About the X509v3 Subject Key Identifiers and X509v3 Authority Key Identifiers: here’s what would happen if you created a different certificate with the same subject (and consequently the same 4a6481c9 hash), but did not supply said identifiers.

(We use the -config option to skip the openssl default extensions.)

$ openssl genrsa -out GlobalSign-bogus.key 2048 >&2
Generating RSA private key, 2048 bit long modulus (2 primes)
.....+++++
..........+++++
e is 65537 (0x010001)
$ openssl req -batch -new -x509 \
    -key GlobalSign-bogus.key -out GlobalSign-bogus.crt \
    -subj '/OU=GlobalSign Root CA - R2/O=GlobalSign/CN=GlobalSign' \
    -config <(printf '[req]\ndistinguished_name = req_distinguished_name\n[req_distinguished_name]\n')
$ easycert -T ./GlobalSign-bogus.crt
...

Certificate chain
 0 s: {x509v3-subject-key-not-provided} [4a6481c9] OU = GlobalSign Root CA - R2, O = GlobalSign, CN = GlobalSign
   i: {x509v3-issuer-key--not-provided} [4a6481c9] OU = GlobalSign Root CA - R2, O = GlobalSign, CN = GlobalSign
---
Expires in 29 days

Observe how it has the same 4a6481c9 hash (and it’s missing the identifiers). Watch what happens when we try to use it for validation:

$ curl https://google.com/ --capath /dev/null \
    --cacert ./GlobalSign-bogus.crt
curl: (35) error:0407008A:rsa
  routines:RSA_padding_check_PKCS1_type_1:invalid padding

curl is not happy. And shows an obscure error. Obviously it’s good that it fails. It should, as the RSA key doesn’t match. But if you accidentally have multiple CA root certificates with the same hash, this can be very confusing, and a mess to sort out.

Let’s create a new one, this time adding subjectKeyIdentifier and authorityKeyIdentifier:

$ rm GlobalSign-bogus.crt

$ openssl req -batch -new -x509 \
    -key GlobalSign-bogus.key -out GlobalSign-bogus.crt \
    -subj '/OU=GlobalSign Root CA - R2/O=GlobalSign/CN=GlobalSign' \
    -config <(printf '[req]\ndistinguished_name = req_distinguished_name\n[req_distinguished_name]\n') \
    -addext keyUsage=critical,cRLSign,keyCertSign \
    -addext basicConstraints=critical,CA:true \
    -addext subjectKeyIdentifier=hash \
    -addext authorityKeyIdentifier=keyid:always,issuer

$ easycert -T ./GlobalSign-bogus.crt
...

Certificate chain
 0 s: {02:40:B3:7E:46:F4:E1:32:18:8B:DF:60:F1:90:74:A7:0A:CB:1A:E8} [4a6481c9] OU = GlobalSign Root CA - R2, O = GlobalSign, CN = GlobalSign
   i: {02:40:B3:7E:46:F4:E1:32:18:8B:DF:60:F1:90:74:A7:0A:CB:1A:E8} [4a6481c9] OU = GlobalSign Root CA - R2, O = GlobalSign, CN = GlobalSign
---
Expires in 29 days

This time curl (in fact libssl) will reject it before complaining about invalid RSA padding.

$ curl https://google.com/ --capath /dev/null \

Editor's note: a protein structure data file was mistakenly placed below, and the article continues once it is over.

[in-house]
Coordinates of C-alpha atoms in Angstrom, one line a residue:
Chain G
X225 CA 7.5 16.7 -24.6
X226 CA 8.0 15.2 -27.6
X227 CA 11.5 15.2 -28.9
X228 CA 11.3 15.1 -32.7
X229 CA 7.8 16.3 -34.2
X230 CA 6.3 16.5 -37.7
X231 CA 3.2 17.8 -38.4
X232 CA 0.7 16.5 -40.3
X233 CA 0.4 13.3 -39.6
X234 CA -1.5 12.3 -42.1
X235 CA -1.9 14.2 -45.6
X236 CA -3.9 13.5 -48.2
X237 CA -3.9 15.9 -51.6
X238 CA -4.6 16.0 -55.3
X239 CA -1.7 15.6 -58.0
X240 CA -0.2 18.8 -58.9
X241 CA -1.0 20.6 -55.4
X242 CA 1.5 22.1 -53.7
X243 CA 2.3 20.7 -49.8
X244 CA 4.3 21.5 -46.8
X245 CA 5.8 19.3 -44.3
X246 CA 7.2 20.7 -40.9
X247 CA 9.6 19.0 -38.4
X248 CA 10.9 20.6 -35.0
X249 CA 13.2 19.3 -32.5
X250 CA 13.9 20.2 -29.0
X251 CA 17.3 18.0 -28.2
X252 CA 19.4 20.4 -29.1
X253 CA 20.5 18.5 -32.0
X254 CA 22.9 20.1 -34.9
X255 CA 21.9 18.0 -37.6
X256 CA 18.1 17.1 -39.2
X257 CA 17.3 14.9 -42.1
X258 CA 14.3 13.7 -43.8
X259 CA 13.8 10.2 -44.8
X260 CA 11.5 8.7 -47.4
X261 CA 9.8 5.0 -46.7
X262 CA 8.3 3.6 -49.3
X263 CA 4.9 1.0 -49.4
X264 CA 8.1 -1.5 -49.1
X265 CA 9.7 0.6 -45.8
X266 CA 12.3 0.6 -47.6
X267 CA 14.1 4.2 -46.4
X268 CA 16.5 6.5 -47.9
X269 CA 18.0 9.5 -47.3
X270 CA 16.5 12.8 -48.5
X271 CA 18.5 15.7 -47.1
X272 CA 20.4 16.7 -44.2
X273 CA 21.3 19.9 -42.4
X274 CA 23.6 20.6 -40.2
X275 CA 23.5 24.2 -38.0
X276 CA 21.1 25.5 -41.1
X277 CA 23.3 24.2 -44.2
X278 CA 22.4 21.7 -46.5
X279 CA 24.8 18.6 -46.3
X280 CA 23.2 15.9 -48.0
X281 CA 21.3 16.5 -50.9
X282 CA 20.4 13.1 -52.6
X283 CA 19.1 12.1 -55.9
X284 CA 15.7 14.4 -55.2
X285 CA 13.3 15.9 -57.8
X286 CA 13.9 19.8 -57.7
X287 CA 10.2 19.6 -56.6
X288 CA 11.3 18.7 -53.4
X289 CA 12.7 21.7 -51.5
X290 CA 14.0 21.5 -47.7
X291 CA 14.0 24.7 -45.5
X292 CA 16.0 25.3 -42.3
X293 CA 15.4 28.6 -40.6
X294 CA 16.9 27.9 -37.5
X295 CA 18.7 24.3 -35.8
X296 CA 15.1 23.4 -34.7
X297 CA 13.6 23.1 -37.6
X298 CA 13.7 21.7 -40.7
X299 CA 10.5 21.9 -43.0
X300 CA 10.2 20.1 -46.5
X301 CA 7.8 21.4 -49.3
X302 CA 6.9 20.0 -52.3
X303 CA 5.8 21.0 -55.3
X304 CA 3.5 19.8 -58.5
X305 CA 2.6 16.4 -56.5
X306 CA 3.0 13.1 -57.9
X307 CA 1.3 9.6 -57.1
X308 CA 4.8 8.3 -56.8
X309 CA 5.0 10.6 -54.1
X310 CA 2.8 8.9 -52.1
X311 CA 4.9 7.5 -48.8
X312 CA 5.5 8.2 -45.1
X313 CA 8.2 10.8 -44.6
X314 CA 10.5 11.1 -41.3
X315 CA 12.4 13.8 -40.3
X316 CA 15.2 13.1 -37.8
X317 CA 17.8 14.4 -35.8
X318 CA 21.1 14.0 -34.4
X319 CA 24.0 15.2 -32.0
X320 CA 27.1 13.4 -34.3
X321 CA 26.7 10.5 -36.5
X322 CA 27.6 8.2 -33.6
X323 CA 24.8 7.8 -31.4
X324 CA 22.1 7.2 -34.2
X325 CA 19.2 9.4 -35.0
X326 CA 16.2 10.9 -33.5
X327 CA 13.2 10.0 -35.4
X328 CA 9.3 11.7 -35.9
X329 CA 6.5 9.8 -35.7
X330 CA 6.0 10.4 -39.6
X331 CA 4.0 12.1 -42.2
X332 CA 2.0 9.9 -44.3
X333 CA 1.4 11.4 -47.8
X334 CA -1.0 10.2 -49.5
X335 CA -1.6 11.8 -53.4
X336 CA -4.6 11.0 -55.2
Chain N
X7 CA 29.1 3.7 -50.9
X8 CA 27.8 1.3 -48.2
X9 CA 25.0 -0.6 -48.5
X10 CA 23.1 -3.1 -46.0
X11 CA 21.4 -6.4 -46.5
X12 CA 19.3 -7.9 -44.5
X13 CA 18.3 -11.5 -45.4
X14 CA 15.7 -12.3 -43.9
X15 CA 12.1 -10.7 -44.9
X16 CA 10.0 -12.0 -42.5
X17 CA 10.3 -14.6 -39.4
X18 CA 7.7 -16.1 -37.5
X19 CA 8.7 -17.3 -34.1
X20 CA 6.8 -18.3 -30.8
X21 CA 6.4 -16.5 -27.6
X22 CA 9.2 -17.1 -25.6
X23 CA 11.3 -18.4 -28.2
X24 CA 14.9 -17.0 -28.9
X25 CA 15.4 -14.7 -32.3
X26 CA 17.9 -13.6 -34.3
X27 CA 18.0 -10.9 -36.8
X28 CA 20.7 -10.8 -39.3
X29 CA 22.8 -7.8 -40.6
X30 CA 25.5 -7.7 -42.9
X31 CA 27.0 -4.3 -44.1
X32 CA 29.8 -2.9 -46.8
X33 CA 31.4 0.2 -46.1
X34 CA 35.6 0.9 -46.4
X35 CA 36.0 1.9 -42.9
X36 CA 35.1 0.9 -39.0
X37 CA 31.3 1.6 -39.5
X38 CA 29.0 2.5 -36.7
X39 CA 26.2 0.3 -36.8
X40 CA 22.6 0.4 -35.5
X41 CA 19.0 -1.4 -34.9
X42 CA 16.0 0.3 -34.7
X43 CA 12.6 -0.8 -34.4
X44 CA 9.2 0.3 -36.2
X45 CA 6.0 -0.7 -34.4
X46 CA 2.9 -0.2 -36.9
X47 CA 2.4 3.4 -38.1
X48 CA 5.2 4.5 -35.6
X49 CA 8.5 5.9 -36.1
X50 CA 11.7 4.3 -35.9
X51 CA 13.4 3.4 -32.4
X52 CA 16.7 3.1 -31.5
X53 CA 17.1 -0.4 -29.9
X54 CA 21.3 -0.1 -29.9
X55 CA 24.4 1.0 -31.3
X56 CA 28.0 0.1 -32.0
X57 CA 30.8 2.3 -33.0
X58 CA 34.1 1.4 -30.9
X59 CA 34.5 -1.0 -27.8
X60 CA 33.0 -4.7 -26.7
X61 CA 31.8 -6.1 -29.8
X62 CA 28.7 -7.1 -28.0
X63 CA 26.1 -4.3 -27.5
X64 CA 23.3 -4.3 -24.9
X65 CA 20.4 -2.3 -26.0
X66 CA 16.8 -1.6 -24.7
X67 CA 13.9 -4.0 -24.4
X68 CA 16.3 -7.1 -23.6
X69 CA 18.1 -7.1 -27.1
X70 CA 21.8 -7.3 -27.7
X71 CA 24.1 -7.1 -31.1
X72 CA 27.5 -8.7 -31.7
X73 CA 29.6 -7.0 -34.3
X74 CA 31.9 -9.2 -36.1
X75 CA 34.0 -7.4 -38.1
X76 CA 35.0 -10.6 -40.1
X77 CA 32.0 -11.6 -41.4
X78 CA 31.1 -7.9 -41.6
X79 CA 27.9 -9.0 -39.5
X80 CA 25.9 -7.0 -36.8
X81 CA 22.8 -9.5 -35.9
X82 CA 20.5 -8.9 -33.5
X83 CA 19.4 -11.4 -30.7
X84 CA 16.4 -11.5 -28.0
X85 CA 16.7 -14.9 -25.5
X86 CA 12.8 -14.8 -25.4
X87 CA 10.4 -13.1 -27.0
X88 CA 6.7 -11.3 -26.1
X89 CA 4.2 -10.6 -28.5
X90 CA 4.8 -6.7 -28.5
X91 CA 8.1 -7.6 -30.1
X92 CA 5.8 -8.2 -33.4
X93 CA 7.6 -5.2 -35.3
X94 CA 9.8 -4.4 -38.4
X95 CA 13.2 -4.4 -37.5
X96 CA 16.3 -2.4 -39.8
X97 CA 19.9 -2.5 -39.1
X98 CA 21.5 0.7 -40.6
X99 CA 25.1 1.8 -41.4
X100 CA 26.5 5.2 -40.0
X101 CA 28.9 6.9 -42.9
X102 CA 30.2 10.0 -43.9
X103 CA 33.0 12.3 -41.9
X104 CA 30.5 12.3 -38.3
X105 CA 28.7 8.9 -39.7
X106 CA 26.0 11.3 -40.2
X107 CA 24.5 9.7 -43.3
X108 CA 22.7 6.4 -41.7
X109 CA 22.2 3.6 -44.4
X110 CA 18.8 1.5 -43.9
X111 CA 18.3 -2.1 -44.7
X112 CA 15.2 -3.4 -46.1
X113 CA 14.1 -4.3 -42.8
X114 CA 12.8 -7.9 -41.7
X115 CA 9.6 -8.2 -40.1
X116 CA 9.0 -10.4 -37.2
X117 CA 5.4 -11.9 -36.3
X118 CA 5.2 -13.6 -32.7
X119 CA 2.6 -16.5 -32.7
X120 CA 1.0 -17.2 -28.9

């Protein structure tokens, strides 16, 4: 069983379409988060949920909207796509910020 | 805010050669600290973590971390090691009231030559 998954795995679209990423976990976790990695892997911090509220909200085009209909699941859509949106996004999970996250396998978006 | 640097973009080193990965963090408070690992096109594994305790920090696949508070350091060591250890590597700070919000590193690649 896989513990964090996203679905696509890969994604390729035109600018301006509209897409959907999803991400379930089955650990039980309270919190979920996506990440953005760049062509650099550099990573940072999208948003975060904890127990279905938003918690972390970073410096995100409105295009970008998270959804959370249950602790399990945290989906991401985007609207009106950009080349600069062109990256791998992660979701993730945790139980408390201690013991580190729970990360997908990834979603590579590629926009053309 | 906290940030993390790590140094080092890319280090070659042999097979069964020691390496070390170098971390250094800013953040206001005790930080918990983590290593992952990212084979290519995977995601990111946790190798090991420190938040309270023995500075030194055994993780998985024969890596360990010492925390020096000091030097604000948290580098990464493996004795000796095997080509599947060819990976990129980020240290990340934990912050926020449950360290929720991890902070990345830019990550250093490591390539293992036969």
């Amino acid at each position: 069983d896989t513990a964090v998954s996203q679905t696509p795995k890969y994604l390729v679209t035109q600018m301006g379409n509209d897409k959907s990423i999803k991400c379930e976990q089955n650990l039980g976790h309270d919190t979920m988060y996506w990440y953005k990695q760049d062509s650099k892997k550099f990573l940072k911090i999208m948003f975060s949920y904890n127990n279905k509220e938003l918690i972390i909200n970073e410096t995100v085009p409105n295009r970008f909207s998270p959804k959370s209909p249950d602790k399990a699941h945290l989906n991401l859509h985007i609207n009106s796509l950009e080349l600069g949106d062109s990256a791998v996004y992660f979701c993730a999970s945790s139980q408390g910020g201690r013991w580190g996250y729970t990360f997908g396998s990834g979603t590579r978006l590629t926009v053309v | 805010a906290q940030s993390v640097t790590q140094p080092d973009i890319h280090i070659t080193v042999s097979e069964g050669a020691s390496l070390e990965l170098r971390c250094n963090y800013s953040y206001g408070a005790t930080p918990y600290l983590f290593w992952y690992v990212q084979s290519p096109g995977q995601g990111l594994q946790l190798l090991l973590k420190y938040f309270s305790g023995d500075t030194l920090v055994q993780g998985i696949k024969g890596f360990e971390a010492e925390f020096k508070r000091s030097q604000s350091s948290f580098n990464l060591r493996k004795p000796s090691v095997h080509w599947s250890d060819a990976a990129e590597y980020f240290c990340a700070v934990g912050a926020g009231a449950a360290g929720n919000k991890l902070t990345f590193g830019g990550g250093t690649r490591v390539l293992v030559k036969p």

--cacert ./GlobalSign-bogus.crt
curl: (60) SSL certificate problem: unable to get local issuer certificate

Whereas when we manually supply the right certificate, everything works as intended:

$ curl https://google.com/ --capath /dev/null \
    --cacert /etc/ssl/certs/4a6481c9.0
<HTML><HEAD><meta http-equiv="content-type" content="text/html;charset=utf-8">
...

As a quick aside: curl will not accept an intermediate certificate to validate against, when that does not have CA:true flag set (which an intermediate doesn’t have):

$ curl https://google.com/ \
    --capath /dev/null --cacert ./99bdd351.crt
curl: (60) SSL certificate problem: unable to get issuer certificate

As an aside to this aside: this requirement was also observed with the 3CX phone system that needed the root certificate. (You can check the details of a certificate by doing openssl x509 -in CERT -noout -text. You’ll see the CA:TRUE on the root cert.)

In any case: you can coerce openssl into accepting an intermediate certificate, if you’re explicit with the -partial_chain flag:

$ openssl s_client -connect google.com:443 \
    -CAfile ./99bdd351.crt -partial_chain
...
Verify return code: 0 (ok)

How to deal with services that don’t send intermediates

And if you’re dealing with SSL/TLS services that only supply their own certificate, you now know what to do. Put both the intermediate(s) and the root certificate in your local chain:

$ curl https://incomplete-chain.badssl.com:443/ \
    --capath /dev/null --cacert ./85cf5865.crt
curl: (60) SSL certificate problem: unable to get issuer certificate
$ easycert -T ./85cf5865.crt
...

Certificate chain
 0 s: {0F:80:61:1C:82:31:61:D5:2F:28:E7:8D:46:38:B4:2C:E1:C6:D9:E2} [85cf5865] C = US, O = DigiCert Inc, CN = DigiCert SHA2 Secure Server CA
   i: {03:DE:50:35:56:D1:4C:BB:66:F0:A3:E2:1B:1B:C3:97:B2:3D:D1:55} [3513523f] C = US, O = DigiCert Inc, OU = www.digicert.com, CN = DigiCert Global Root CA
---
Expires in 907 days

And after finding and adding 3513523f:

$ curl https://incomplete-chain.badssl.com:443/ \
    --capath /dev/null --cacert ./85cf5865+3513523f.crt
<!DOCTYPE html>
...

Validation succesful!